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Bank of Canada
The Bank of Canada is the nation's central bank. Its principal role is "to promote the economic and financial welfare of Canada," as defined in the Bank of Canada Act. The Bank’s four main areas of responsibility are:
- Monetary policy: The Bank influences the supply of money circulating in the economy, using its monetary policy framework to keep inflation low and stable.
- Financial system: The Bank promotes safe, sound and efficient financial systems, within Canada and internationally, and conducts transactions in financial markets in support of these objectives.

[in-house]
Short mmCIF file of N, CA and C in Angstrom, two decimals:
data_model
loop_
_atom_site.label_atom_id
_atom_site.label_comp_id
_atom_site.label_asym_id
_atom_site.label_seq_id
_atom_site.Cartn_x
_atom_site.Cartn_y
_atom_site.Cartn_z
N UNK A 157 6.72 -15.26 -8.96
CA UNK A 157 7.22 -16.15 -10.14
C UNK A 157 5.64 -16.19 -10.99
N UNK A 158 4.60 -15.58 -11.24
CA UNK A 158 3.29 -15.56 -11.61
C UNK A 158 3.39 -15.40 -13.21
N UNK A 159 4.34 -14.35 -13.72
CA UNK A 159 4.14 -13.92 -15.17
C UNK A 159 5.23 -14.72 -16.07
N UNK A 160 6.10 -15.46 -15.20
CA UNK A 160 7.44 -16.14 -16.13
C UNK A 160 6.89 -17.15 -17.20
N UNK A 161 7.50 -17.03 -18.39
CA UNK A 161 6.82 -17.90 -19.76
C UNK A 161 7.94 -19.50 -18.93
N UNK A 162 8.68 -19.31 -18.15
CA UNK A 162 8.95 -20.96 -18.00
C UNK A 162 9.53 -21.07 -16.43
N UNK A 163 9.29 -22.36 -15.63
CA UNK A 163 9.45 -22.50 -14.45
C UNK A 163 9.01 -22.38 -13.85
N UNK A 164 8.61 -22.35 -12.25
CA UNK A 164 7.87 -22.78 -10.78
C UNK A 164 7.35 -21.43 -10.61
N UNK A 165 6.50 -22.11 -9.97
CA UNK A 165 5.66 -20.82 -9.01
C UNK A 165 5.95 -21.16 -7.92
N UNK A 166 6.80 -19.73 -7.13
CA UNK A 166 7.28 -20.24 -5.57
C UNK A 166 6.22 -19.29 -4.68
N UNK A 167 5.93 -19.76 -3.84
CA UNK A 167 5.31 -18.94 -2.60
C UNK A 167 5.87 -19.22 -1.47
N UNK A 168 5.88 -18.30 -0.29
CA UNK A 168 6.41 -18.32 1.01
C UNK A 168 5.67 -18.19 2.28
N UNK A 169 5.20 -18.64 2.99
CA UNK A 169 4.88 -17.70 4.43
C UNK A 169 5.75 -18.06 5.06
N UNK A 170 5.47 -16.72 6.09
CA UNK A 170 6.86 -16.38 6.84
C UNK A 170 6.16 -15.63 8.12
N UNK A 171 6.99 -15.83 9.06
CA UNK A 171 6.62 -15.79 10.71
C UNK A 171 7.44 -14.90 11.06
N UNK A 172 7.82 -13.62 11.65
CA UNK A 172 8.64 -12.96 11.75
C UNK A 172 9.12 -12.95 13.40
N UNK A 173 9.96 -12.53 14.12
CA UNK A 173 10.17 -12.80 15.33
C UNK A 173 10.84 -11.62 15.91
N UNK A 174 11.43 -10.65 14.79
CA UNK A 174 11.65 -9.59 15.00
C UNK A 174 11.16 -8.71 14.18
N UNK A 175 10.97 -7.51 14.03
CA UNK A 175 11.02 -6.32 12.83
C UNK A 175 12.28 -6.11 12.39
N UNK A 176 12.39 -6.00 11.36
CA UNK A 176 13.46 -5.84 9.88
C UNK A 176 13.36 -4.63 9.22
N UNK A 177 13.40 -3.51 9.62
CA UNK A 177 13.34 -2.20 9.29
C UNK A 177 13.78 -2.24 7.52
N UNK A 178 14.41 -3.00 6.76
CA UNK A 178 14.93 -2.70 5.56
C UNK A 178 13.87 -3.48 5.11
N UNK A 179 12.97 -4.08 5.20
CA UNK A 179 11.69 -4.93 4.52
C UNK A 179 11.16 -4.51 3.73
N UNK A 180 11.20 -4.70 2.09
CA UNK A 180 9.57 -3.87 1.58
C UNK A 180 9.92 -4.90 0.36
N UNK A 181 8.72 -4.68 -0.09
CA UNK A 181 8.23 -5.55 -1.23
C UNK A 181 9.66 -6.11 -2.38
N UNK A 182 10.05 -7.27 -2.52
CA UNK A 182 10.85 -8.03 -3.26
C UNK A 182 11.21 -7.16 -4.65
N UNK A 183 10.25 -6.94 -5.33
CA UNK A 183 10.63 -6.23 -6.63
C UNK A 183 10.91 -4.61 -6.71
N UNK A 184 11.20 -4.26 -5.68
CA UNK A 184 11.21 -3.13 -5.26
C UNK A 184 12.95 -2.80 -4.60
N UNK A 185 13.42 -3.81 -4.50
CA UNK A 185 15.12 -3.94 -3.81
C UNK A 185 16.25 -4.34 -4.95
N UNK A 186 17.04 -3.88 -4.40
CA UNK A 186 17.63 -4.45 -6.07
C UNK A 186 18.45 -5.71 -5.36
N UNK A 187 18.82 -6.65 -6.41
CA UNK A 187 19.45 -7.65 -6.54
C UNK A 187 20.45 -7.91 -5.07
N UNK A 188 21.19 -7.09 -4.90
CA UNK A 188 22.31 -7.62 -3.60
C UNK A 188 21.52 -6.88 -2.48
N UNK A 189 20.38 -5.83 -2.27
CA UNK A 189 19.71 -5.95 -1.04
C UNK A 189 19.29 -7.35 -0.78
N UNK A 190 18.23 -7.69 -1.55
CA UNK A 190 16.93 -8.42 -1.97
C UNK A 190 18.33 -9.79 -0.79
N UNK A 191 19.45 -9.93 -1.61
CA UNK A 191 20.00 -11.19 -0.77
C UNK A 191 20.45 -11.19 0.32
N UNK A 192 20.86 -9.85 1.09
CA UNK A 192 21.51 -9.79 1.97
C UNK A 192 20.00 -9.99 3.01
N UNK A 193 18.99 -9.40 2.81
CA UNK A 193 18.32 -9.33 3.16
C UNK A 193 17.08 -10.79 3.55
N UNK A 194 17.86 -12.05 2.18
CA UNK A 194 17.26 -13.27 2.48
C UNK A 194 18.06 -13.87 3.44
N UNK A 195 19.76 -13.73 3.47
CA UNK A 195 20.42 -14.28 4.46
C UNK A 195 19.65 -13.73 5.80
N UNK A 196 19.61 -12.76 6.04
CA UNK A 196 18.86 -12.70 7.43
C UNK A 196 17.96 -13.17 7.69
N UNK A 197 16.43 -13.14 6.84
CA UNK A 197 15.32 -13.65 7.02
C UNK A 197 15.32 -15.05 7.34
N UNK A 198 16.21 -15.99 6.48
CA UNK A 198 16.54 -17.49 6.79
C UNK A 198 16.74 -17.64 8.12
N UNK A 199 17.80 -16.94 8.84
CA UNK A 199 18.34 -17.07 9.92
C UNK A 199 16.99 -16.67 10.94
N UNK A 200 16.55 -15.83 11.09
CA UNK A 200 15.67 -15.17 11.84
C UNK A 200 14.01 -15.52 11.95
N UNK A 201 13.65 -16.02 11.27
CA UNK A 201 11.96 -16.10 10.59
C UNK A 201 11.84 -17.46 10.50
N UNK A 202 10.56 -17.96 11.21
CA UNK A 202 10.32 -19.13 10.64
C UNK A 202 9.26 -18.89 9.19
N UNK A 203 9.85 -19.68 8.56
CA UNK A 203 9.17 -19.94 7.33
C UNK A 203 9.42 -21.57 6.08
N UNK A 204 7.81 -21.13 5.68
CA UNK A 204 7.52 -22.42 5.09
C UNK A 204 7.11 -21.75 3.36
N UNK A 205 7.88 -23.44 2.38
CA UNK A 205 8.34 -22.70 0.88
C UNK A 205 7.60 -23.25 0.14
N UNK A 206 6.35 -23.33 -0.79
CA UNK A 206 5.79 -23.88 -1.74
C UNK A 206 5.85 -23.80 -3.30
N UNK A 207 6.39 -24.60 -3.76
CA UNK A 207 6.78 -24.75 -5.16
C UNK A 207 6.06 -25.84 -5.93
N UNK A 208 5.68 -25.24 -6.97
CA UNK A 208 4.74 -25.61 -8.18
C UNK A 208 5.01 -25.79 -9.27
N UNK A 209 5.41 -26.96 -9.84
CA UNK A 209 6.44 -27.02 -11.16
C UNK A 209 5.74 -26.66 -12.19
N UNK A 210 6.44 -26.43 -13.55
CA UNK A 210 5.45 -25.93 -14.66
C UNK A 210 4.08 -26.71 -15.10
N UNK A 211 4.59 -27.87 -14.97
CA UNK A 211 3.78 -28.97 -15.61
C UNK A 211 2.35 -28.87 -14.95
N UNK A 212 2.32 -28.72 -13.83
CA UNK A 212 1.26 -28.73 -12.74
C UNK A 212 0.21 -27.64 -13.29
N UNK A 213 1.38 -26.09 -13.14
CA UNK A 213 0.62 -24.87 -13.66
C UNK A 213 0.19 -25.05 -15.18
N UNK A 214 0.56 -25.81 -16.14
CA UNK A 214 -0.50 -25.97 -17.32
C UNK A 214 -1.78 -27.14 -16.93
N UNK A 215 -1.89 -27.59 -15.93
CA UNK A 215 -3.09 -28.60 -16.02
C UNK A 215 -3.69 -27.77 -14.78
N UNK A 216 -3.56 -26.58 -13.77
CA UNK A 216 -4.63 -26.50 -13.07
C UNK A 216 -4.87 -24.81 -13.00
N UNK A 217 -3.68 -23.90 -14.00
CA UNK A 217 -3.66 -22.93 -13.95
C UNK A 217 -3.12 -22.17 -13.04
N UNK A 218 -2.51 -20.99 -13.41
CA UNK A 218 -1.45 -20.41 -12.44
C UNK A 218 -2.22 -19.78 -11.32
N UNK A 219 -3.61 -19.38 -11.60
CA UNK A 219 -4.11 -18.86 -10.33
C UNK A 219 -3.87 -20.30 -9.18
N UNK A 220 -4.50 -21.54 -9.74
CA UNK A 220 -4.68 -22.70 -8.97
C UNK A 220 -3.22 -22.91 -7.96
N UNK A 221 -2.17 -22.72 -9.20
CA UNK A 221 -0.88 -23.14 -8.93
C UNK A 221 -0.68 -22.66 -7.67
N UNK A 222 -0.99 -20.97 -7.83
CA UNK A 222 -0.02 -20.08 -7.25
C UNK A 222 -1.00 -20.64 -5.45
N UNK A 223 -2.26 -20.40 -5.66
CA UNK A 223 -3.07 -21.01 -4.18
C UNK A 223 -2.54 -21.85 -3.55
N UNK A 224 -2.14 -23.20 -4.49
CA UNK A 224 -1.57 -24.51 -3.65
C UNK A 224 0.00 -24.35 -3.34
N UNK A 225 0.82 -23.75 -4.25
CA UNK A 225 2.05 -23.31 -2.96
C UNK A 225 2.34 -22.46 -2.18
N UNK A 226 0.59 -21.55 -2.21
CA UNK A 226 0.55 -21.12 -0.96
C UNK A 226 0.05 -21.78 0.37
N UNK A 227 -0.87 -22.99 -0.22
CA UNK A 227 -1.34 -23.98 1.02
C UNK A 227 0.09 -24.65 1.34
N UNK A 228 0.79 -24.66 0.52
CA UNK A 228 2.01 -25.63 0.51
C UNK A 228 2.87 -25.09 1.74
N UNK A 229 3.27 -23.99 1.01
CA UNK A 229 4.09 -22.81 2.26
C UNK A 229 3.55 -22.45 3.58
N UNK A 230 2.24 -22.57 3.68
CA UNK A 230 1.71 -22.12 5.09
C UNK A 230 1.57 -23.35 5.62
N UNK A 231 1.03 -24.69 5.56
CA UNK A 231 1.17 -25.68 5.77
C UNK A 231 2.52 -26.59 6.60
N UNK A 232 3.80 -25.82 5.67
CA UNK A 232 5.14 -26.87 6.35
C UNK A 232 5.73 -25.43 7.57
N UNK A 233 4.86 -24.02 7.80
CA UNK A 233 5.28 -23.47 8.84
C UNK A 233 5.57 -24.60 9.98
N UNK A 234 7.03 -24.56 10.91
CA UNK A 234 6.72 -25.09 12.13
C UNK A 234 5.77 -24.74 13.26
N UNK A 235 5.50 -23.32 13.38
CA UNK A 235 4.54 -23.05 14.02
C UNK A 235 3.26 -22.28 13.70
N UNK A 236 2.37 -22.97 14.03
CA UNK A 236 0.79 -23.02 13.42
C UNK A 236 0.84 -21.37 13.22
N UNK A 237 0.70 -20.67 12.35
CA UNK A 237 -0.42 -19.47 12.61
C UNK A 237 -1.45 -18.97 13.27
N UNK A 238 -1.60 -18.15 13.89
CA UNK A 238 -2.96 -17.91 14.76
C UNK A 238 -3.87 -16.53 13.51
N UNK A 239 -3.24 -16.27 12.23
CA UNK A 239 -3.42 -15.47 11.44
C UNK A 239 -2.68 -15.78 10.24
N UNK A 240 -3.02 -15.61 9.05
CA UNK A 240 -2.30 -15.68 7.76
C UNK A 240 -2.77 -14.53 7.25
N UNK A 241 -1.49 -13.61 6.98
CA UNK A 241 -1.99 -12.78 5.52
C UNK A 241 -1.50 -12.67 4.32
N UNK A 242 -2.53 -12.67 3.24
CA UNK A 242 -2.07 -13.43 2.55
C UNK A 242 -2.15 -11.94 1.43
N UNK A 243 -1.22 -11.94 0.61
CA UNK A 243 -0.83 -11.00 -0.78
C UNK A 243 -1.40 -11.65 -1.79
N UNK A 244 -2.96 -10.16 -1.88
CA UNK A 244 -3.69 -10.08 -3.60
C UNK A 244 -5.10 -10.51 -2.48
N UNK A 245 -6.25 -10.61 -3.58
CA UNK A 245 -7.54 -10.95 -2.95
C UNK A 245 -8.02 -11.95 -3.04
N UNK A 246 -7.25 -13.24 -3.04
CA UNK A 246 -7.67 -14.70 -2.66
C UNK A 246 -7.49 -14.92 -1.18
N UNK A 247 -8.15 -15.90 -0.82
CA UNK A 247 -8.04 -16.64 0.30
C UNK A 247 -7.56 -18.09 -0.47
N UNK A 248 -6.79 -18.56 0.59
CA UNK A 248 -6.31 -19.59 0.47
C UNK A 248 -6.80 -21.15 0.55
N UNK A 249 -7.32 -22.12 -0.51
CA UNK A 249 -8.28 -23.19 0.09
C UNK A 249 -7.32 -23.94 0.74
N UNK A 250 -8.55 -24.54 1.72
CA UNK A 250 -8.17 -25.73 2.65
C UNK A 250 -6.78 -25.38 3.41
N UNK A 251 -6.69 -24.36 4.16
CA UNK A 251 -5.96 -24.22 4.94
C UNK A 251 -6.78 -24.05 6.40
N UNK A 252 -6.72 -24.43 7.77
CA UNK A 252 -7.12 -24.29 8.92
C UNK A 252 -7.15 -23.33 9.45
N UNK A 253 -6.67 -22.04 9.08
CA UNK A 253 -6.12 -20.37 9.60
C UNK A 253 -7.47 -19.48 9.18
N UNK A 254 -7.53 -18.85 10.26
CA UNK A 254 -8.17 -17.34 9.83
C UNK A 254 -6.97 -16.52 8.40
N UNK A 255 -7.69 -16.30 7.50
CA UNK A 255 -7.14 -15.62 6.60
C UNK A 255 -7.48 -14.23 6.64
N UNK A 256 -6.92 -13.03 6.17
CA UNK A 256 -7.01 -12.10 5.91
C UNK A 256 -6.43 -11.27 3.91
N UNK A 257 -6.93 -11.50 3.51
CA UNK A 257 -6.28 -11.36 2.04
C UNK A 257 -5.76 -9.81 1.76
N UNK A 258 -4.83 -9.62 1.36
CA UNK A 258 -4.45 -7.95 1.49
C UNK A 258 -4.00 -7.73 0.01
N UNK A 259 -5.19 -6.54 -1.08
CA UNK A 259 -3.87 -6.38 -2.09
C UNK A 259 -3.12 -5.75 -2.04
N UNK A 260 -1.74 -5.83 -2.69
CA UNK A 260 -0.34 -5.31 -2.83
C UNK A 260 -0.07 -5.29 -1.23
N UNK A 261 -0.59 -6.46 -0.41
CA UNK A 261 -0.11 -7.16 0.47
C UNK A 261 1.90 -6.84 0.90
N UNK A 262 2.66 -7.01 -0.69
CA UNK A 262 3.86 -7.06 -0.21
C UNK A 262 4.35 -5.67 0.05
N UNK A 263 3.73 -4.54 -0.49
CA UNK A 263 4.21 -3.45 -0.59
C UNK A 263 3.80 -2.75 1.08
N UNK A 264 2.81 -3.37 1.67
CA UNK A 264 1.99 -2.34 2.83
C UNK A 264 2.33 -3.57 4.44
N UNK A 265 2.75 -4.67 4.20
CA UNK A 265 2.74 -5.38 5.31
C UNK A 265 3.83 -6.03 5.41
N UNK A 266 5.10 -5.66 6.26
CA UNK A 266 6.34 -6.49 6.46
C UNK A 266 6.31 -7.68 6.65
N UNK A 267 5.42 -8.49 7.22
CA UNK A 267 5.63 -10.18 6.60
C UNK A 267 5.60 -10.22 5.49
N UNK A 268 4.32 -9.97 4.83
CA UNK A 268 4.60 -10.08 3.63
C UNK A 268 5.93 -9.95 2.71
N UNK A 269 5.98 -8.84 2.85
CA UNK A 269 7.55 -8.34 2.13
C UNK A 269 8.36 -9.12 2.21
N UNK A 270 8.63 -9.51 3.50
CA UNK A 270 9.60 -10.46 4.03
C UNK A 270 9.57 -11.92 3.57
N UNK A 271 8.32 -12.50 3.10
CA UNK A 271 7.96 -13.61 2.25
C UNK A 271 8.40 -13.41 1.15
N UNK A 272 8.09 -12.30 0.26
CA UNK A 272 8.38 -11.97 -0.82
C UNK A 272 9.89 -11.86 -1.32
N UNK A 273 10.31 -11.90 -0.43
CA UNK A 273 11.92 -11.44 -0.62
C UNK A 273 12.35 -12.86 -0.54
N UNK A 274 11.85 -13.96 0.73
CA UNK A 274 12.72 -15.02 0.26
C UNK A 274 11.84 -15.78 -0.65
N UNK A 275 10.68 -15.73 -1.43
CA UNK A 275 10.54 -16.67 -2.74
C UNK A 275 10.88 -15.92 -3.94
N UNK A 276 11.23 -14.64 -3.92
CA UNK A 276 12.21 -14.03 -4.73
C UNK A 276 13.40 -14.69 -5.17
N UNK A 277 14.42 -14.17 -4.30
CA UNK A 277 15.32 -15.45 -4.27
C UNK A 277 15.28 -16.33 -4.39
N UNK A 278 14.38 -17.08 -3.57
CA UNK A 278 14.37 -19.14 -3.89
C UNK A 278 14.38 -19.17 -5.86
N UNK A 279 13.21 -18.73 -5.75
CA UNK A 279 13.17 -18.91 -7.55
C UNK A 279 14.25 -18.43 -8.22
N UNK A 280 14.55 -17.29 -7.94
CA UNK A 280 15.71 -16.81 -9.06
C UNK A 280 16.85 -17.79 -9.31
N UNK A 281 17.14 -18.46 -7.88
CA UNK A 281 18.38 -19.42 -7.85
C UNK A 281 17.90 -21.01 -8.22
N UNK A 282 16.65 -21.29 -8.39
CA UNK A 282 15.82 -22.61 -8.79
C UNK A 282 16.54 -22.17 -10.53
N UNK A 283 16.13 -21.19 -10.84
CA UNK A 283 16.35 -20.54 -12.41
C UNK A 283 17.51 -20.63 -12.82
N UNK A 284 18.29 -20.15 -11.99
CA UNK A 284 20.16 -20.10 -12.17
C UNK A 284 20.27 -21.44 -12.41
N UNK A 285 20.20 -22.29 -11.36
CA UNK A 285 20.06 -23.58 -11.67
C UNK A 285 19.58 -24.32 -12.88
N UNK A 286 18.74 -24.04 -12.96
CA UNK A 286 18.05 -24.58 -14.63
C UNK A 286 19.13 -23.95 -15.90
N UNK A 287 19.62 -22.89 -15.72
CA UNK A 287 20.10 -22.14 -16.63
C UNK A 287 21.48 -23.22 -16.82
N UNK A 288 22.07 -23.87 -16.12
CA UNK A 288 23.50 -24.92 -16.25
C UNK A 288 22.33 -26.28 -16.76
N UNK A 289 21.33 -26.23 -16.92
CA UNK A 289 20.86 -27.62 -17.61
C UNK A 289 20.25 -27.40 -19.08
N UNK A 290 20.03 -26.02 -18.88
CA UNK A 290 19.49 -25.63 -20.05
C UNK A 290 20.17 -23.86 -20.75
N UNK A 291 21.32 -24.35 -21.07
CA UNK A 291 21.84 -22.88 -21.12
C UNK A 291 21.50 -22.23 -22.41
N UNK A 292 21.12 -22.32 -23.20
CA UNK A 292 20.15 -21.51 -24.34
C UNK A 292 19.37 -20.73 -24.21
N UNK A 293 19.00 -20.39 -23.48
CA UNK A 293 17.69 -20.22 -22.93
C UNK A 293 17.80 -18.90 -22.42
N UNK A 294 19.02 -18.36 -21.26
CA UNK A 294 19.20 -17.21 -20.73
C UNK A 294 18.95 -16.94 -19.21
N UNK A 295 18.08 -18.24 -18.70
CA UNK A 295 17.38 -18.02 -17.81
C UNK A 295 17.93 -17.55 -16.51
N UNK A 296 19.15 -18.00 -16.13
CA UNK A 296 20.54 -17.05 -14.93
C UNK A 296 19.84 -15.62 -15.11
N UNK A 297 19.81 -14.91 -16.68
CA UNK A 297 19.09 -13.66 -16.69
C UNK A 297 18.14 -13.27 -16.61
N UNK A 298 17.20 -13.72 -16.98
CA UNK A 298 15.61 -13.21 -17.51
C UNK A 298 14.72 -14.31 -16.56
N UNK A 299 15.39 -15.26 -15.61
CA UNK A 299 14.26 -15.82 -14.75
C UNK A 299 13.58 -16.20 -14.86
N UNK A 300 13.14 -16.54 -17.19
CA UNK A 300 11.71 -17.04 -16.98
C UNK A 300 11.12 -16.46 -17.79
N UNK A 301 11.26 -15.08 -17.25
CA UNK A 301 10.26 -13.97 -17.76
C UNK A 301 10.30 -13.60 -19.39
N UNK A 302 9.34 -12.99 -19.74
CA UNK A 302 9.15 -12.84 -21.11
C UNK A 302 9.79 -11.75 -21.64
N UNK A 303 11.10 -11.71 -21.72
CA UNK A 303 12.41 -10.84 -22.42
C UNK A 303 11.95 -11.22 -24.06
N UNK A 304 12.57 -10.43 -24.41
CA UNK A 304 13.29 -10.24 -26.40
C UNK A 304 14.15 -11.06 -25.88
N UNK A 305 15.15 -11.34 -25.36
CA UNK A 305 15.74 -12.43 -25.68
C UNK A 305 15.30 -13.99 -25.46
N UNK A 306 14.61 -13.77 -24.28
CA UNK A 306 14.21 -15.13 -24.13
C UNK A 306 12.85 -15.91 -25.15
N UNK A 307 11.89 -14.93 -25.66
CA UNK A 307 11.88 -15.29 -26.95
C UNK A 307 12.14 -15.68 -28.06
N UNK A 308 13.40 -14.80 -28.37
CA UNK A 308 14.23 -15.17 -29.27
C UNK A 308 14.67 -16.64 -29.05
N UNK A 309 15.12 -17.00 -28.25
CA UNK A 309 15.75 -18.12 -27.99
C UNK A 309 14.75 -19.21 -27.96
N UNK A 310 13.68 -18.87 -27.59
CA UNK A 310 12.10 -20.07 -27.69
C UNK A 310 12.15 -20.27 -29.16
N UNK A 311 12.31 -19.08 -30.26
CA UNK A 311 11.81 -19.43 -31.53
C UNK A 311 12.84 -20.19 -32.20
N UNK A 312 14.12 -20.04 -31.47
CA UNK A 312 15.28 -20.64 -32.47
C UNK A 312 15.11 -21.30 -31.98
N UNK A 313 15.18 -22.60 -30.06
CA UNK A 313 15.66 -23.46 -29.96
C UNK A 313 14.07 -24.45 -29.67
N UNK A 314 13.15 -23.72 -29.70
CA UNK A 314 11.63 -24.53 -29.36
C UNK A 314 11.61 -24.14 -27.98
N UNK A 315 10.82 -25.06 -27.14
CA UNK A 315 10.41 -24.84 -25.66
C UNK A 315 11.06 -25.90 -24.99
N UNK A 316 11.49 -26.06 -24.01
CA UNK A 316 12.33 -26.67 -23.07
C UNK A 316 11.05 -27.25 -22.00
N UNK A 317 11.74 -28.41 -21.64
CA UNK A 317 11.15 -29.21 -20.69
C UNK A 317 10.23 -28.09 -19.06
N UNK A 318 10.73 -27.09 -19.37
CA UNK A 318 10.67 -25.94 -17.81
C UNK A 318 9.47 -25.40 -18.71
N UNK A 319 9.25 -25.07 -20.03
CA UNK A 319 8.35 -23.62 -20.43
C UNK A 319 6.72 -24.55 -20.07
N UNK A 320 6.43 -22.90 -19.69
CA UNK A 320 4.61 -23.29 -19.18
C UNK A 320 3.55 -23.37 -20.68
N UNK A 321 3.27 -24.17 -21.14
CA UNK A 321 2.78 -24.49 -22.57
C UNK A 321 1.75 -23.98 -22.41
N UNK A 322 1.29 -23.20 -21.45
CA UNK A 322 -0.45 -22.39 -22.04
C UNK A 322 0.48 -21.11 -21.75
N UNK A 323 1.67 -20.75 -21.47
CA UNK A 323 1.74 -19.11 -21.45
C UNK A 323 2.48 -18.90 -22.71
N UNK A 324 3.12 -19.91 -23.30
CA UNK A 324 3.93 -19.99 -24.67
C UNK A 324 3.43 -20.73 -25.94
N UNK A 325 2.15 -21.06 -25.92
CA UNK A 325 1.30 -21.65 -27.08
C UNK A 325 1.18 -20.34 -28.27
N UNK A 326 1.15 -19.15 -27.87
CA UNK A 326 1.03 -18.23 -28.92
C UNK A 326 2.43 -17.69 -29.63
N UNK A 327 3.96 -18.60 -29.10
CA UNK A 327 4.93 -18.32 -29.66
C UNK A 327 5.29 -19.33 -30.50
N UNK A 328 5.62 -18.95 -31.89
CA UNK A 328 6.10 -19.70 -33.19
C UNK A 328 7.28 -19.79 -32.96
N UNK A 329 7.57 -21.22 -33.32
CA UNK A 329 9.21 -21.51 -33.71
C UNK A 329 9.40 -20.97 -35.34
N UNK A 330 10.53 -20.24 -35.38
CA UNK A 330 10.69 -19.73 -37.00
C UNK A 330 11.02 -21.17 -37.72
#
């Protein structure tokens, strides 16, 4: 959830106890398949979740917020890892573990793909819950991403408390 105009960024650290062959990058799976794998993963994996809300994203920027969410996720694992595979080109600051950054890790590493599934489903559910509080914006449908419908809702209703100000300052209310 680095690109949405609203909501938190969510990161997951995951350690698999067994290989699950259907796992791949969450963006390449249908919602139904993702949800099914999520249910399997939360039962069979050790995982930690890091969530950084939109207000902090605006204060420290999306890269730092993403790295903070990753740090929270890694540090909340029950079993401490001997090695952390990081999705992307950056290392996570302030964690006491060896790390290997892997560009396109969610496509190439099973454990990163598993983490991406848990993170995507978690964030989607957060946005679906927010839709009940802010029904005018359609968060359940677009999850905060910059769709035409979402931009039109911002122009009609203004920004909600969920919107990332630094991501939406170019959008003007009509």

- Currency: The Bank designs, issues and distributes Canada’s bank notes.
- Funds management: The Bank is the "fiscal agent" for the Government of Canada, managing its public debt programs and foreign exchange reserves.
The Governing Council
The Bank of Canada is led by the Governing Council, the policy-making body of the Bank, which is responsible for:
- conducting monetary policy
- promoting a safe and efficient financial system
The Governing Council is made up of the Governor, the Senior Deputy Governor and four Deputy Governors.
The Governing Council's main tool for conducting monetary policy is the target for the overnight rate (also known as the key policy rate). This rate is normally set on eight fixed announcement dates per year. The Council reaches its decisions about the rate by consensus—rather than by individual votes, as is the case at some other central banks.